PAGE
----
Street Smart Chicago

A Hopeful Inquiry: Teaching Sophocles in the Community College

Education/Training, Essays & Commentary No Comments »

By Alli Carlisle

I laughed out loud when I walked into my first college classroom as a teacher. I couldn’t process the disjuncture—three months earlier, I’d been sitting in the back of the room, terrified of public speaking, and now I was at the front. And not only that, but these people expected me to have something worth saying, worth being paid to say (well, worth barely being paid to say).

So when I walked into the classroom that first day, everything—the doubt, the insecurity, the idea that I was supposed to talk to thirty people at a time—rushed up like pressurized lava out of a subterranean vein, and bubbled into the air in the form of giggles. Yeah, I was pretty sure they were going to respect me.

That first day, I passed out little pieces of paper printed with excerpts from the radical Brazilian education theorist Paulo Freire’s “Pedagogy of the Oppressed”:

…in the last analysis, it is men themselves who are filed away through the lack of creativity, transformation, and knowledge in this (at best) misguided system… Knowledge emerges only through invention and reinvention, through the restless, impatient, continuing, hopeful inquiry men pursue in the world, with the world, and with each other. Read the rest of this entry »

Untangling the Web: Learning to Speak Geek

Education/Training No Comments »

By David Wicik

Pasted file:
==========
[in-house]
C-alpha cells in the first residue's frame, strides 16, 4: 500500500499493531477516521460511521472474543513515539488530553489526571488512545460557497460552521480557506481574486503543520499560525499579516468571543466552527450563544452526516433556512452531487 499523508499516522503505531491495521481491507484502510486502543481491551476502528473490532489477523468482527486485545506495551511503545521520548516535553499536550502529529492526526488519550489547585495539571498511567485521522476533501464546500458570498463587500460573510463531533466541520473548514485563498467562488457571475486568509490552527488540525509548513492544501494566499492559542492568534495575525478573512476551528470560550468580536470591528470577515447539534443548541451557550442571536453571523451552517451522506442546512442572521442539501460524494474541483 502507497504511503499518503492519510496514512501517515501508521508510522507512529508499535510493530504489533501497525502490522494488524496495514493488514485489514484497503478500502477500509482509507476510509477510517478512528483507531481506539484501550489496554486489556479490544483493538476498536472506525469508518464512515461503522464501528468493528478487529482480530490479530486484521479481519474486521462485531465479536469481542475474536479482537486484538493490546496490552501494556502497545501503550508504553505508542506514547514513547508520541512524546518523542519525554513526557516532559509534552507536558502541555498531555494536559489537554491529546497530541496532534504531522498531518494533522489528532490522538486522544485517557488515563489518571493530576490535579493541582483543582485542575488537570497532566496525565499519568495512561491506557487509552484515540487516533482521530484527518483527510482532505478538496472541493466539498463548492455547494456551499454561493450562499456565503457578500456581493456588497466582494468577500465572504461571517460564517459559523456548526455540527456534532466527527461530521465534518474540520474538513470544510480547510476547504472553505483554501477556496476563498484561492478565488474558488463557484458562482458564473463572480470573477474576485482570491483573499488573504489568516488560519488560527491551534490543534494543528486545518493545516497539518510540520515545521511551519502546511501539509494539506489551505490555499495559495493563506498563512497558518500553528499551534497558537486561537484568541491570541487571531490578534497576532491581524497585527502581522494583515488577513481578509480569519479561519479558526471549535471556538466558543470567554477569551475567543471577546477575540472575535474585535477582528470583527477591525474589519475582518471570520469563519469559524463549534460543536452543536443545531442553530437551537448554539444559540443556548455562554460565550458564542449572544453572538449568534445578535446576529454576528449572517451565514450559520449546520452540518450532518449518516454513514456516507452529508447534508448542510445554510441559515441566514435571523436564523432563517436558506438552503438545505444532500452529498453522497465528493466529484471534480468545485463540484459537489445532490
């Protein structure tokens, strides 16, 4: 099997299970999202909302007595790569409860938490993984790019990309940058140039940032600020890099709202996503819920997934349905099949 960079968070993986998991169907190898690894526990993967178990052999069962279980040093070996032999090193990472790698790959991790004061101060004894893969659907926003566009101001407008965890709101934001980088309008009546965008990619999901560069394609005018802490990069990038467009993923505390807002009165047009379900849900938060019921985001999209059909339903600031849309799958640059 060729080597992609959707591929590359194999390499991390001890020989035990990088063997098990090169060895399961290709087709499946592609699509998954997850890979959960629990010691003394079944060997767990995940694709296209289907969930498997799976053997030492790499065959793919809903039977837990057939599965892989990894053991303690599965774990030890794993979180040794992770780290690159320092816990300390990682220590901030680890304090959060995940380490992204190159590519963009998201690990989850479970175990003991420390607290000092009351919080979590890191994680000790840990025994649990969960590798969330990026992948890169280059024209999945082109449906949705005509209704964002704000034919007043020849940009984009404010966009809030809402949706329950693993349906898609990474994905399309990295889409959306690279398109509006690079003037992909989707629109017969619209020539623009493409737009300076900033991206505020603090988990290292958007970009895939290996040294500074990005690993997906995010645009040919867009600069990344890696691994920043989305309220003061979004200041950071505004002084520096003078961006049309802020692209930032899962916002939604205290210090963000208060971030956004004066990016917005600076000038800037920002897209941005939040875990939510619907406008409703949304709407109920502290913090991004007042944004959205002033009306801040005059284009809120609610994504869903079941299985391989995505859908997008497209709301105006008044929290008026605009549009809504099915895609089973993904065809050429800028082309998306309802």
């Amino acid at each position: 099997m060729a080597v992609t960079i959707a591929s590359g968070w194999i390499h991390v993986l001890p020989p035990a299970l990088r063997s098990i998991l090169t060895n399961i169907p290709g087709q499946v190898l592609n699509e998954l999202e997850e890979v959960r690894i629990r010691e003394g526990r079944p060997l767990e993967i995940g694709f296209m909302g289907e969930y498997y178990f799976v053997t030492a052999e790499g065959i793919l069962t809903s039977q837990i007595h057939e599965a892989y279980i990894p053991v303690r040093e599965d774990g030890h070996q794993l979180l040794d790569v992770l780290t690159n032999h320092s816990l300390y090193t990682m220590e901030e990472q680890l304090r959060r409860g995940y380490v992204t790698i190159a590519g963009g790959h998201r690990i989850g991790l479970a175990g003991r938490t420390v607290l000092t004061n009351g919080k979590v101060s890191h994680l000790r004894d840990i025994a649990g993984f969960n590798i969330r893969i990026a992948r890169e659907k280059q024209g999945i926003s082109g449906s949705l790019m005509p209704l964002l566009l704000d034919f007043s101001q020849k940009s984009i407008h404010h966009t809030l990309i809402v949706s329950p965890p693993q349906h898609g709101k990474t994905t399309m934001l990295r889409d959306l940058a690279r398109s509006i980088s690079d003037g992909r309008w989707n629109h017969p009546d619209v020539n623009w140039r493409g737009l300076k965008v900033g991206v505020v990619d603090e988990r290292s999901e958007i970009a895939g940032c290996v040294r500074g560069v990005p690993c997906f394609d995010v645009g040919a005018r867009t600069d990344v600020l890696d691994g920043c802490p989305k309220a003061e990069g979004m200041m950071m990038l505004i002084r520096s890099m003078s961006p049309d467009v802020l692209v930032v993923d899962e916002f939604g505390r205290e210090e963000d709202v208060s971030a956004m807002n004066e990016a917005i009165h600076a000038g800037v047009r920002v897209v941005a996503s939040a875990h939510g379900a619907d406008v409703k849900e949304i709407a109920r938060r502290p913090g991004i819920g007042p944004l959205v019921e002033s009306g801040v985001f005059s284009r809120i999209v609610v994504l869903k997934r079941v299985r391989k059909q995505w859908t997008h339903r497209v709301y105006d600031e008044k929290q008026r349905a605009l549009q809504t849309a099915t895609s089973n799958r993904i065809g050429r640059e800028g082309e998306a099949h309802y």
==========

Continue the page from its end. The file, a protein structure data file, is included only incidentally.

As a millennial and the holder of an upper-five-figure student-loan debt, unemployment is no casual matter.  Coming out of school during what has widely been touted as the worst economic downturn in the United States since the Great Depression, competition for the kind of career-track positions that the college-grad has been taught to expect is fierce.

So what is a young, would-be urban professional to do if they ever want to move out of their parent’s house?  As a man once said, if you can’t beat them, join them; and right now, they are all online. Web design and web development are not just the growth areas of the last decade, but also major growth areas for the foreseeable future.

Opportunities abound for the technologically literate as mobile computing and social media continue to integrate into the everyday experience of the American consumer. Whether it’s a tech startup, or a local business looking to foster a relationship with its market, a capability to work with the programming languages that underwrite online interchanges makes an individual more attractive to a broad array of potential employers.

I contacted Abby Hunt, head of public relations at GrubHub to get some more information about how a novice could best go about acquiring these skills and what specific areas of expertise the tech sector is seeking. Read the rest of this entry »

An Infection with Art: Reflecting on the German Way

Education/Training No Comments »

Beate Geissler is a German-born artist and educator. She joined the faculty of UIC’s School of Art and Design in 2008, and is currently assistant professor of photography. In Karlsruhe, Germany, she taught at the Staatliche Hochschule für Gestaltung, a school founded in 1989 on the premise of integrating the Bauhaus method with emerging technologies of computer and network industries. Geissler has taught studio art practices at the graduate level in both her native Germany and in the U.S. Below are excerpts from an email interview in which she reflects on the difference between art education in the U.S. and in Germany. Both countries have notably complex traditions of art education and dynamic contemporary art markets. (Jason Foumberg)